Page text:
at ¶¶ 39-40. Nonetheless, as of July 17, 2014, the
date of the crash, Tri-State was “aware of the safety
value” of the New Operational Requirements.
Id. at ¶ 47.
July 17, 2014, Tri-State “had an operational control
center (“OCC”) to communicate with pilots,
provide weather information, provide management control of
flight operations, monitor flights, and assist with preflight
risk information.” Id. at ¶ 48. Also as
of that date, Tri-State's OCC procedures were to: advise
a pilot tasked with taking a flight whether the flight
request had been refused or rejected [by] any other pilot or
operator; provide weather information to the pilot; provide
risk assessment of the proposed flight; require management
approval of acceptance of a flight that had previously been
refused or rejected because of weather; update the pilot and
medical team with weather information; and monitor progress
of the flight. Id. at ¶ 49.
those procedures, Tri-State's business model established
a financial incentive for management to encourage pilots to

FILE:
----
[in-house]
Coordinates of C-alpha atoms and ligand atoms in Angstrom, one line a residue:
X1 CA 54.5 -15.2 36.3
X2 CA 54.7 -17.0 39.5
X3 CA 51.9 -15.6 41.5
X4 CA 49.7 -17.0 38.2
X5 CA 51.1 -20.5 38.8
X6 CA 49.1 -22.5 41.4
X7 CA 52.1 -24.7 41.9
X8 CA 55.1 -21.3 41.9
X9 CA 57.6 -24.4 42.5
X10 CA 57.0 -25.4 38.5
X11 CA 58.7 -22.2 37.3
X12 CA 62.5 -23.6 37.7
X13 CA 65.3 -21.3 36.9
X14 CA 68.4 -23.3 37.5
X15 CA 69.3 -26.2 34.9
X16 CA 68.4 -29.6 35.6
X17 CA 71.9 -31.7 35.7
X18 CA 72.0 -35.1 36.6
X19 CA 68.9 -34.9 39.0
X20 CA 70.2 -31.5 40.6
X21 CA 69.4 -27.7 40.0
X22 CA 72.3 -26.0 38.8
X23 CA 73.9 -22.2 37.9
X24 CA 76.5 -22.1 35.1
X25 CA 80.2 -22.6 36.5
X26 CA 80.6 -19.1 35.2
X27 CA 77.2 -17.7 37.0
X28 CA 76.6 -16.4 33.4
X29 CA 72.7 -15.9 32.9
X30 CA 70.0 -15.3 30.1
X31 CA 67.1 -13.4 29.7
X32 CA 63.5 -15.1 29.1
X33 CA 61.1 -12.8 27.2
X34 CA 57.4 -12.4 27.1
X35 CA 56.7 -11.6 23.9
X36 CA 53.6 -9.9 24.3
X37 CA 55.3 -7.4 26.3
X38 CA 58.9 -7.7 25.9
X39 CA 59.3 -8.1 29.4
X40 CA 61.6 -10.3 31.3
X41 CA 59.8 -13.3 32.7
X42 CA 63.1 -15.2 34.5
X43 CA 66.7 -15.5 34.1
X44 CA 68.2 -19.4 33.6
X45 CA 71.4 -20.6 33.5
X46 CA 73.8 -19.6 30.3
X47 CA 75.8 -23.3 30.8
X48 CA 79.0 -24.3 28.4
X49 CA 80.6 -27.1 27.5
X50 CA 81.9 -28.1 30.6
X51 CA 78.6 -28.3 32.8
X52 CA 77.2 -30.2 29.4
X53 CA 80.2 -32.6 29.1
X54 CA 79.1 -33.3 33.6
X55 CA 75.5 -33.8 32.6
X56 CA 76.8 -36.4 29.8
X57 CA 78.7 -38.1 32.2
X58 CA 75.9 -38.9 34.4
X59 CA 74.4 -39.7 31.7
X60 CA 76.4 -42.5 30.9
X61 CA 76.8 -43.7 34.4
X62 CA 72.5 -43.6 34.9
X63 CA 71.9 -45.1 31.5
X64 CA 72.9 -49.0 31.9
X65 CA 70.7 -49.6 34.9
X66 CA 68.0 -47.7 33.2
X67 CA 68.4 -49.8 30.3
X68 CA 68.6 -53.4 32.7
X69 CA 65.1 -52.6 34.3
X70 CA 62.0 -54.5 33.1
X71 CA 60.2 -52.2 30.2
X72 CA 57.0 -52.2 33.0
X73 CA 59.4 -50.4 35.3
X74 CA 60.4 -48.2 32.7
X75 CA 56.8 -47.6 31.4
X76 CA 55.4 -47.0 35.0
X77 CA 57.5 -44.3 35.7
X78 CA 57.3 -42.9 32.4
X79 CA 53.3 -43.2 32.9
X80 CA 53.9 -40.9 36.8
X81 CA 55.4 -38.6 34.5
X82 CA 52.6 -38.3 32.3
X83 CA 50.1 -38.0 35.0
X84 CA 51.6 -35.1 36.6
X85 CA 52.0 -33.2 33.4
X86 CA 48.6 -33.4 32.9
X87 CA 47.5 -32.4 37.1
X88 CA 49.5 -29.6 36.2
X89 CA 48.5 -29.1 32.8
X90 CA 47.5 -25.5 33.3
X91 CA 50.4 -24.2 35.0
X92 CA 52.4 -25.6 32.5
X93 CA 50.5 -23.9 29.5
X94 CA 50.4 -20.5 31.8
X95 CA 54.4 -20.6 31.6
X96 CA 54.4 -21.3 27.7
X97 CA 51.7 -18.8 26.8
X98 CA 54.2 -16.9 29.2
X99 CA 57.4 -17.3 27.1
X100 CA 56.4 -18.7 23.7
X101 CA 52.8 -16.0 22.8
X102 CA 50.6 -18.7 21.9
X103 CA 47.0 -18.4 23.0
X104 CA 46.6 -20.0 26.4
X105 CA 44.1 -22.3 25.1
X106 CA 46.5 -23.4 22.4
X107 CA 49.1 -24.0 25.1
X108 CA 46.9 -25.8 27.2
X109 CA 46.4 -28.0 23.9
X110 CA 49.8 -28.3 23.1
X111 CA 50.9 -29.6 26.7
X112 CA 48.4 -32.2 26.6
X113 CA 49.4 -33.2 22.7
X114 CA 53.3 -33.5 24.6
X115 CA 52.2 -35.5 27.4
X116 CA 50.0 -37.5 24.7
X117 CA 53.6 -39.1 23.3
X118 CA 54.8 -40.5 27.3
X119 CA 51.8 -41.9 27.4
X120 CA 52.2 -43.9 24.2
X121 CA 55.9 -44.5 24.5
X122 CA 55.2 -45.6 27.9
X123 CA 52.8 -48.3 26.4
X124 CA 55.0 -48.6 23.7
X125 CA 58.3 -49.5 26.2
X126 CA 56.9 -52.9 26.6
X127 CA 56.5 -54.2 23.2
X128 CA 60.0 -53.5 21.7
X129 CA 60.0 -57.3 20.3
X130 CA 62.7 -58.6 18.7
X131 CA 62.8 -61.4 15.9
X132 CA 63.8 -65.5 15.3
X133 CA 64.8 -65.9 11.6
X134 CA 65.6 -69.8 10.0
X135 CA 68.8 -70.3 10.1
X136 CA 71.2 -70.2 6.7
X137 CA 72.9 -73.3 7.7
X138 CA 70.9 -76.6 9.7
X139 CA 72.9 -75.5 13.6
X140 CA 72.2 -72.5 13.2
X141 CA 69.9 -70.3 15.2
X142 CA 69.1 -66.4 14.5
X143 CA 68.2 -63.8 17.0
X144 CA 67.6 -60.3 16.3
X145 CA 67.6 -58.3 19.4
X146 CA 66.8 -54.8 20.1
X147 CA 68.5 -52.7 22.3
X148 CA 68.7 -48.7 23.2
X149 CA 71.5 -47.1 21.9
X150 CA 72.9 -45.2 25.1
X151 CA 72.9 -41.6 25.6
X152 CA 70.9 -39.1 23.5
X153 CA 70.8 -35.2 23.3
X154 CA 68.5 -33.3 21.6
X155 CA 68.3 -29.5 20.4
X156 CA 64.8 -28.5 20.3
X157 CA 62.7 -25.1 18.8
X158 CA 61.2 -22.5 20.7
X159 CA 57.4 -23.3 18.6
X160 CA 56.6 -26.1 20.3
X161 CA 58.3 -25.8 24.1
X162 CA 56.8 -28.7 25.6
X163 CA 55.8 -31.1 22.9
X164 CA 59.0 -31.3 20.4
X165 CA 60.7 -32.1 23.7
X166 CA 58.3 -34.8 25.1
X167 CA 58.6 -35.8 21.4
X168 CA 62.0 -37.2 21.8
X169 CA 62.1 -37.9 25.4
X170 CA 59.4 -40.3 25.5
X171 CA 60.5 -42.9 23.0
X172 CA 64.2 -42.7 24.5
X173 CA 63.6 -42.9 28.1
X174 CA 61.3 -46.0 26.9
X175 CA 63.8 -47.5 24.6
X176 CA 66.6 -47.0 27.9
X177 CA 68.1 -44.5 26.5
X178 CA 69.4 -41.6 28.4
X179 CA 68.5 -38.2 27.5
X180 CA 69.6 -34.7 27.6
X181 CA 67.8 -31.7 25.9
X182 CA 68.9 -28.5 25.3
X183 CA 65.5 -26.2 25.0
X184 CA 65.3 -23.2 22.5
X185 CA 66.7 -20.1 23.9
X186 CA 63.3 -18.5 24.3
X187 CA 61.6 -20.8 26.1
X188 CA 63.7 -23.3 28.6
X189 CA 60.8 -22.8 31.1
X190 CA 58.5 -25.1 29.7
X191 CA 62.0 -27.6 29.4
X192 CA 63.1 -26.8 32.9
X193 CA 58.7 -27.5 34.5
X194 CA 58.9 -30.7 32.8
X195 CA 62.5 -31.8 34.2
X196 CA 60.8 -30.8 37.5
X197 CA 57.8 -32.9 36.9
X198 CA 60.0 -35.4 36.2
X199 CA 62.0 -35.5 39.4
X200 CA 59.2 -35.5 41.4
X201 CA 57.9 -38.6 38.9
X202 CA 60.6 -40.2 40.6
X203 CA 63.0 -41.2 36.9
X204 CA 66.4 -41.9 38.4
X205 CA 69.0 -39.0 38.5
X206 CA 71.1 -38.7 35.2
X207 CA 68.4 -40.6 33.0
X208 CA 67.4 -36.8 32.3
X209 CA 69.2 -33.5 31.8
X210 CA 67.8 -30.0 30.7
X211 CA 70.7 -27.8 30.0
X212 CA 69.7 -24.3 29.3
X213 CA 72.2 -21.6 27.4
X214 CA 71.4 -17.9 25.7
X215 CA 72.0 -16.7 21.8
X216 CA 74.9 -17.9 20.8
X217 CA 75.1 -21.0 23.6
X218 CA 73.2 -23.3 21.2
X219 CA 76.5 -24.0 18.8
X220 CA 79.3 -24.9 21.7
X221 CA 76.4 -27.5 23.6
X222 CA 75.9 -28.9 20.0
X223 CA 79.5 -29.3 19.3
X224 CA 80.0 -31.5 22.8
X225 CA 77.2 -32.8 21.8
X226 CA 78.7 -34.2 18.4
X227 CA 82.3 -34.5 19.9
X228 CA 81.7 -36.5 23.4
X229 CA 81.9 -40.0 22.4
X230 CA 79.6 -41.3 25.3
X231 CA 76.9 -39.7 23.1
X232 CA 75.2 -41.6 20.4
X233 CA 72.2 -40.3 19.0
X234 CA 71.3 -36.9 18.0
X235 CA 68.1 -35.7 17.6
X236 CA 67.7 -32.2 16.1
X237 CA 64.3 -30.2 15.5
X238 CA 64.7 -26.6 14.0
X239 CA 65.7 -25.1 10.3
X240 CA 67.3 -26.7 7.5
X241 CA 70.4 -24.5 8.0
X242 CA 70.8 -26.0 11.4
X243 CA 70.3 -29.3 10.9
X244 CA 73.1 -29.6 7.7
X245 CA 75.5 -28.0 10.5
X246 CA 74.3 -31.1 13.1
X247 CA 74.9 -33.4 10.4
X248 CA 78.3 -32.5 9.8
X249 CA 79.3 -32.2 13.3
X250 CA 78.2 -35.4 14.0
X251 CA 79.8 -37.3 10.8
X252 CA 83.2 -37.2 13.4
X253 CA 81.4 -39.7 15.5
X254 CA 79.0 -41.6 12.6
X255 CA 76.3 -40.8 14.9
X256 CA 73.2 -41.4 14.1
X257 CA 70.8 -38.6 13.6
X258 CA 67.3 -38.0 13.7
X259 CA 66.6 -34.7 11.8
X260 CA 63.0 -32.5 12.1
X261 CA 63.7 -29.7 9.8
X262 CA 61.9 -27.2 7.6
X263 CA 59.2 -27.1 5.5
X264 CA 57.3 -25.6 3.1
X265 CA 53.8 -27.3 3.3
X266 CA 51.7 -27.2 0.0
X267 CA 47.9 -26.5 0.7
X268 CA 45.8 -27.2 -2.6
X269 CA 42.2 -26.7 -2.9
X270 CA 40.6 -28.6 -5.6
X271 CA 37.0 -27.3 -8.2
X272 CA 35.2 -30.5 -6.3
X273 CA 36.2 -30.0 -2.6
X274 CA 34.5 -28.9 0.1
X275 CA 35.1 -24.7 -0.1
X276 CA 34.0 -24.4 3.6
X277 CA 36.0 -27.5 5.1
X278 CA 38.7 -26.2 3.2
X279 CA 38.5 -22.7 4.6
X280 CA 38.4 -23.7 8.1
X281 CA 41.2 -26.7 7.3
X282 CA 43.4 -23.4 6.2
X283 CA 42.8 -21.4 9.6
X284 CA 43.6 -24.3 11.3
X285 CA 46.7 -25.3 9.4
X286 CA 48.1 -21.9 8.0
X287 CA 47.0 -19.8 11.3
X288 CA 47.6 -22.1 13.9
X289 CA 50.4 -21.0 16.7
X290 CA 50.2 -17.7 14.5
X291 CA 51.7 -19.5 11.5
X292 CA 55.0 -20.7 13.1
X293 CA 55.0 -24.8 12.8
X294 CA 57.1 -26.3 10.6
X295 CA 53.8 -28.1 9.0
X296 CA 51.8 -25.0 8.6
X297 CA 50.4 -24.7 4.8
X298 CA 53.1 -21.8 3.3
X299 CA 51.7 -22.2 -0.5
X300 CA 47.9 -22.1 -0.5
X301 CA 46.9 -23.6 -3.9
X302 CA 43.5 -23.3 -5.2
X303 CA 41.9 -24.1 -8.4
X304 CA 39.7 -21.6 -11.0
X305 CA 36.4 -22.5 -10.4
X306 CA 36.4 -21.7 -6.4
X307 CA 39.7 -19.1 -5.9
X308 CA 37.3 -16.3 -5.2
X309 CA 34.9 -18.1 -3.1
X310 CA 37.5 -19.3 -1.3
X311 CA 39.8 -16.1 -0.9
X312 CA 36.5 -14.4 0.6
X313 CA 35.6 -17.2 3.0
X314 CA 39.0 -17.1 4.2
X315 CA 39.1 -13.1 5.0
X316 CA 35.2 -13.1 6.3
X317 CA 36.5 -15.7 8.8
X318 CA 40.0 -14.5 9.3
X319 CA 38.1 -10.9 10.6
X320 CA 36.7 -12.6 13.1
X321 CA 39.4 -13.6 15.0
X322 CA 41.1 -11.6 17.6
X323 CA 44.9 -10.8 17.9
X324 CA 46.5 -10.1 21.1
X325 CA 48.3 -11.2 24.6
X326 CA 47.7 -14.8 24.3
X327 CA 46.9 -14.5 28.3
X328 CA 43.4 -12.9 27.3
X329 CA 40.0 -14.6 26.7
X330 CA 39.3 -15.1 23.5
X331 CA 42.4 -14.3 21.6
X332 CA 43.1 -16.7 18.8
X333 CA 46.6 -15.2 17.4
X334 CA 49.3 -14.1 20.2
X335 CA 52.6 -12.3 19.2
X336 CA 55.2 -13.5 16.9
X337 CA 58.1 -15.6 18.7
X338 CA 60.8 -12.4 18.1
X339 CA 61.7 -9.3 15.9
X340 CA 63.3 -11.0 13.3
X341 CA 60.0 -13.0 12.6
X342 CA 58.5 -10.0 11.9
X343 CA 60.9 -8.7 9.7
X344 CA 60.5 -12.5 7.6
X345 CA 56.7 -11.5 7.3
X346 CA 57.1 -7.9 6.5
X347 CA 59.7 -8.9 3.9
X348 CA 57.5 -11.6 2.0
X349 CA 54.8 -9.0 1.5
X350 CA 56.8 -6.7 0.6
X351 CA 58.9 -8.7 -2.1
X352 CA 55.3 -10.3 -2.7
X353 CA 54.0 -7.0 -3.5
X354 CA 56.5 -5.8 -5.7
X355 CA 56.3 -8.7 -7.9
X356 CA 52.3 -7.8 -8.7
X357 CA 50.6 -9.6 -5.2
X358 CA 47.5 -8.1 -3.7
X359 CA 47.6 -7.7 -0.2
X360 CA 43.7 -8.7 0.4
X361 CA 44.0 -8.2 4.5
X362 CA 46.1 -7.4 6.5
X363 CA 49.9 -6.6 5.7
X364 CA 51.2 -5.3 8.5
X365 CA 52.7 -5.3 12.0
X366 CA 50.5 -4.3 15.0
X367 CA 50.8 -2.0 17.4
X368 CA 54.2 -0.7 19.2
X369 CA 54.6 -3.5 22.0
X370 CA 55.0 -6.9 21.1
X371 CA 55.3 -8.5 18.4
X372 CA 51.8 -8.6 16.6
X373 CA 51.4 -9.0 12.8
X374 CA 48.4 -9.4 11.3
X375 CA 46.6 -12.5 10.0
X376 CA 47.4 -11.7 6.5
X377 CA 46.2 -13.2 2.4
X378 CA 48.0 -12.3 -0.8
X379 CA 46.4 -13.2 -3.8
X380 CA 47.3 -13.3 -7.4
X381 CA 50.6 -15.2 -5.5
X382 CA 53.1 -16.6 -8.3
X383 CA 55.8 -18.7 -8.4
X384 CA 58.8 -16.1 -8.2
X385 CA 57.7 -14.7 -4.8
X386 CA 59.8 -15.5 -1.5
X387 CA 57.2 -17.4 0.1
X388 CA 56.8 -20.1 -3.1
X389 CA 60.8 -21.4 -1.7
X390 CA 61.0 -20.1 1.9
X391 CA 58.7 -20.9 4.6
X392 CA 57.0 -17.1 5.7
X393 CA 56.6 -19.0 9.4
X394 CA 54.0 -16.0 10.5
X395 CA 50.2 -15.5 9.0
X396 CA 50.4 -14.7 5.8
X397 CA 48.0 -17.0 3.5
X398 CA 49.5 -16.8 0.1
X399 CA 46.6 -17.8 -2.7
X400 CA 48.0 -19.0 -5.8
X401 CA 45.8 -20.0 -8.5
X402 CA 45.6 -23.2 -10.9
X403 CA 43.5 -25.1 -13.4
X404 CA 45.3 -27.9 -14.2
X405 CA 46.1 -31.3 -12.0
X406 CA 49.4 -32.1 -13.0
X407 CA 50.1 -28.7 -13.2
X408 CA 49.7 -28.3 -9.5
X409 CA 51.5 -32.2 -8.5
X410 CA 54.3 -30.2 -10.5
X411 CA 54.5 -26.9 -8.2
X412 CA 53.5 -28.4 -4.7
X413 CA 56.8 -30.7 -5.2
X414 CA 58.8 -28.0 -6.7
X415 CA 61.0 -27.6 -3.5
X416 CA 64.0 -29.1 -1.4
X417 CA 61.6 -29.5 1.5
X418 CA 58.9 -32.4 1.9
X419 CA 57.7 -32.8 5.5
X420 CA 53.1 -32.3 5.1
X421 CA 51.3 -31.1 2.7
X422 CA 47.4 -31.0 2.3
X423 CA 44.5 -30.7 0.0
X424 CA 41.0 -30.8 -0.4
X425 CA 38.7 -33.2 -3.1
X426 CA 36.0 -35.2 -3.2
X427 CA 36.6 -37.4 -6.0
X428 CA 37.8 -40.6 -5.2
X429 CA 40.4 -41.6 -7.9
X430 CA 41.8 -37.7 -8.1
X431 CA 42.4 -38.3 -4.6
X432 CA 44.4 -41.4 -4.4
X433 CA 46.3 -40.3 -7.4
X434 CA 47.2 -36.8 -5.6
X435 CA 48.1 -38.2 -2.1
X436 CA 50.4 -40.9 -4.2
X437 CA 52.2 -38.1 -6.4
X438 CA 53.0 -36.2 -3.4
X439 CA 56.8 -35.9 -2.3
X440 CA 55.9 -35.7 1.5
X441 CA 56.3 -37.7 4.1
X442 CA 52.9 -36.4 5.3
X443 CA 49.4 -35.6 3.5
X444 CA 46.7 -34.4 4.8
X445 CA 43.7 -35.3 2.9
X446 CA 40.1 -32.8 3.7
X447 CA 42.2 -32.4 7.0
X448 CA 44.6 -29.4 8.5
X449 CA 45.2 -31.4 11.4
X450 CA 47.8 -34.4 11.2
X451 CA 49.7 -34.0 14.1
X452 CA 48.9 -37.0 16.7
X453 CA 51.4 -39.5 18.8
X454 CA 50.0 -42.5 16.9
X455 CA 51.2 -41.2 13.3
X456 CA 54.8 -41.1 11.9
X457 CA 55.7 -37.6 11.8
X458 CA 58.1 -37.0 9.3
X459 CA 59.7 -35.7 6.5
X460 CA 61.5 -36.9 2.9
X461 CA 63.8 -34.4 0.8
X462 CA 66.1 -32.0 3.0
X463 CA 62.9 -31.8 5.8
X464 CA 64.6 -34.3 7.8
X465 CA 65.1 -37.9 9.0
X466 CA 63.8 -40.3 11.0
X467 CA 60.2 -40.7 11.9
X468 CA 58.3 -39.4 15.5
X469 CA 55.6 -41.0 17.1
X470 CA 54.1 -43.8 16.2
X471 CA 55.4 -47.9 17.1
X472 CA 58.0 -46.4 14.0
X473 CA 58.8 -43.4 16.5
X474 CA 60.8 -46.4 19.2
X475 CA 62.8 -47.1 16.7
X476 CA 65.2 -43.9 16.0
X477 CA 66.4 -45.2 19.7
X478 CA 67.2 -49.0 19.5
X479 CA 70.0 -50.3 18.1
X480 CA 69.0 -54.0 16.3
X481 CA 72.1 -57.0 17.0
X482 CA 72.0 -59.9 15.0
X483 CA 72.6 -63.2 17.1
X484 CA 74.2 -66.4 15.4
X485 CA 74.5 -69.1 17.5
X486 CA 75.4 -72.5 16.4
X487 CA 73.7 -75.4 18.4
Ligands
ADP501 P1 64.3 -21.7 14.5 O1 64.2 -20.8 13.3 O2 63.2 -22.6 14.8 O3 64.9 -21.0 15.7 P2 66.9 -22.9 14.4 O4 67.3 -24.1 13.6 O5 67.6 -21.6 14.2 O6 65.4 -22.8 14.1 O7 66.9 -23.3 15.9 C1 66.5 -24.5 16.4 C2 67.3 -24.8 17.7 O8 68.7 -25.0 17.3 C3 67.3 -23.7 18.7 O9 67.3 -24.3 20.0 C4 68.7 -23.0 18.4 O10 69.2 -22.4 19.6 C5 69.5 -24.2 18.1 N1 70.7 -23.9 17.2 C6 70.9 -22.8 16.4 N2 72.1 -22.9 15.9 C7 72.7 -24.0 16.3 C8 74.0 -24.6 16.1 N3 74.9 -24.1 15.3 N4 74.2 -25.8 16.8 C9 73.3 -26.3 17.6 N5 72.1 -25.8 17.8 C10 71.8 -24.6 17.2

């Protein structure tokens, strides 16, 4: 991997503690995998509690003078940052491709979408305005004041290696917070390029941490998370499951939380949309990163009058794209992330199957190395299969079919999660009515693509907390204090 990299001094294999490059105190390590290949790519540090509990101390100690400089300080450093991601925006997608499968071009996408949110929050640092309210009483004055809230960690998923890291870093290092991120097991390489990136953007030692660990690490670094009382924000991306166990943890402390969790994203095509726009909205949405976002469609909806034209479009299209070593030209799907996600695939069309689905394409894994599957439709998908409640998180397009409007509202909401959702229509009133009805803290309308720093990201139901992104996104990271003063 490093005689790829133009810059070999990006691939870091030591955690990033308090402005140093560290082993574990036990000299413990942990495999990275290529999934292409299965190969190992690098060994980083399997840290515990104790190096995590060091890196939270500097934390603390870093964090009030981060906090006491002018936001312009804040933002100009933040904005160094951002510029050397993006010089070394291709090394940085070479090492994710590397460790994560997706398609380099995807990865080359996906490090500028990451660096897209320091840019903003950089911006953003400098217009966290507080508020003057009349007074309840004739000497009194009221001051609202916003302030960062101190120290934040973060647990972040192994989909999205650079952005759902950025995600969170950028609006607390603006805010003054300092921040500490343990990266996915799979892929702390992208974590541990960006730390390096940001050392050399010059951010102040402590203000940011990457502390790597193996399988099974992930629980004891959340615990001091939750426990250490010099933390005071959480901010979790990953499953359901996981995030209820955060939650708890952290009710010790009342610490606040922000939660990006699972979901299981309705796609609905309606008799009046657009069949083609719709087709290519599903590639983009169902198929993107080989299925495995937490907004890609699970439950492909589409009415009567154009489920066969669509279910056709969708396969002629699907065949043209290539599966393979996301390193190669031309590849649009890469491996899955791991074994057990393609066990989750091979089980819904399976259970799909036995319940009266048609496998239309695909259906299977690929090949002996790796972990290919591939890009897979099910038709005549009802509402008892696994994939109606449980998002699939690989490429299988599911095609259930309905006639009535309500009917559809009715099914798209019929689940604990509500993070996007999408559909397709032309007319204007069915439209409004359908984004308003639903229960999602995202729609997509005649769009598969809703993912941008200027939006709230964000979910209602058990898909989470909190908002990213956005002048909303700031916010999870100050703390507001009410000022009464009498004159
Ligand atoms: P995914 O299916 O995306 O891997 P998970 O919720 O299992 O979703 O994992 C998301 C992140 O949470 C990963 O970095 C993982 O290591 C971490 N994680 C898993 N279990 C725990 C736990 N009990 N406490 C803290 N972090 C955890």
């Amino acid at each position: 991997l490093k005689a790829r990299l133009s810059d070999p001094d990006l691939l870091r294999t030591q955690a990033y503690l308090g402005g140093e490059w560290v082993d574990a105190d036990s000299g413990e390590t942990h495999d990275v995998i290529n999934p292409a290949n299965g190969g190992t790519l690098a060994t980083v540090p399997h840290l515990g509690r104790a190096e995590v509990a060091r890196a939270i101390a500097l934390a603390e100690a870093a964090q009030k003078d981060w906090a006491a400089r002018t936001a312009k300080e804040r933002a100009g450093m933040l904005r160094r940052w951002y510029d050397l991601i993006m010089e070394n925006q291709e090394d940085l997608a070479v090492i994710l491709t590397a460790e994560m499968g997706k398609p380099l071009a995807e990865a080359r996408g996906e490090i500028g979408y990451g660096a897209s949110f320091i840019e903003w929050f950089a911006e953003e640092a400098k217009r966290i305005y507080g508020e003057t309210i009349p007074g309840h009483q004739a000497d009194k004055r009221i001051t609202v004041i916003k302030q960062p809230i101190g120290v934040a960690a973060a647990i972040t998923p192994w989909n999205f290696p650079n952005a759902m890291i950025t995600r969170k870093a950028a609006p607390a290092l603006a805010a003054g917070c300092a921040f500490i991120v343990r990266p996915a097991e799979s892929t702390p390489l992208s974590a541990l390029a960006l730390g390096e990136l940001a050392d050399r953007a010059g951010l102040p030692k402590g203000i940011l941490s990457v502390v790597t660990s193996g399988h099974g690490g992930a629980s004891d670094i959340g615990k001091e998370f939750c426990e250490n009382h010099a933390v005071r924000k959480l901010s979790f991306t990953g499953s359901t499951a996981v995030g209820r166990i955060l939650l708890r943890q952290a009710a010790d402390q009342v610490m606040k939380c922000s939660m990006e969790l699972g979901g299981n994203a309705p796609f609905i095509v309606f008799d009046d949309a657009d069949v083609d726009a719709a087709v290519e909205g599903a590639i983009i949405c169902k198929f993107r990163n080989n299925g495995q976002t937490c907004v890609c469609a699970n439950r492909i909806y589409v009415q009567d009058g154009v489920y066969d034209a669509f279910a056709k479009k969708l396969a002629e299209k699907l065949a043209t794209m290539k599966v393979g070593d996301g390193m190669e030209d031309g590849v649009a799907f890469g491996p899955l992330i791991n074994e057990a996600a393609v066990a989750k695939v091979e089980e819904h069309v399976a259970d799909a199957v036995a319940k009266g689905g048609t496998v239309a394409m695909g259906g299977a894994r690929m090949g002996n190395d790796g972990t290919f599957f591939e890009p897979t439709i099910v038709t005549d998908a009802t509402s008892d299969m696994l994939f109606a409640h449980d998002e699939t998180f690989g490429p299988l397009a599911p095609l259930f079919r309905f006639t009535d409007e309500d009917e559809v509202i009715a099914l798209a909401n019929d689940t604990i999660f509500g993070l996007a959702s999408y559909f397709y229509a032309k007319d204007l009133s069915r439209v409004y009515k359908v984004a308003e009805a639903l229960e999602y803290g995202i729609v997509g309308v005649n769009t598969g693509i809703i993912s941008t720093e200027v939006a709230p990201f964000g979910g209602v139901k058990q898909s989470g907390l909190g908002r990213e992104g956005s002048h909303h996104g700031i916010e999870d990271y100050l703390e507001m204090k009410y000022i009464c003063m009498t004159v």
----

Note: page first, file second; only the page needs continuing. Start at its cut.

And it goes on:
accept flights in unsafe conditions. Id. at ¶
50. Specifically, Tri-State's management prohibited its
OCC dispatchers from discussing weather conditions with
pilots and from offering information to pilots about others
who had previously refused the flight request due to weather
conditions. Id. at ¶¶ 52-53. Whenever a
pilot refused or rejected a flight, the dispatcher would
record the rejection and the Tri-State owner and/or
management would be informed of the refusal. Id. at
¶¶ 54-55. When a flight request was refused, a
member of Tri-State management would contact the pilot by
private cell phone, rather than through the Tri-State phone
system which automatically recorded calls, to pressure the
pilot to accept the flight request. Id. at
¶¶ 56-57. Tri-State employees had been fired or
disciplined for refusing flights because of unsafe weather
conditions. Id. at ¶ 58. The culture at
Tri-State was for pilots to accept as many flights as
possible. Id. at ¶ 59.
against this backdrop that, at 12:18 a.m. on July 17, 2014, a
hospital in Tucumcari called Tri-State's dispatch center
to request a patient transfer from Tucumcari to a hospital in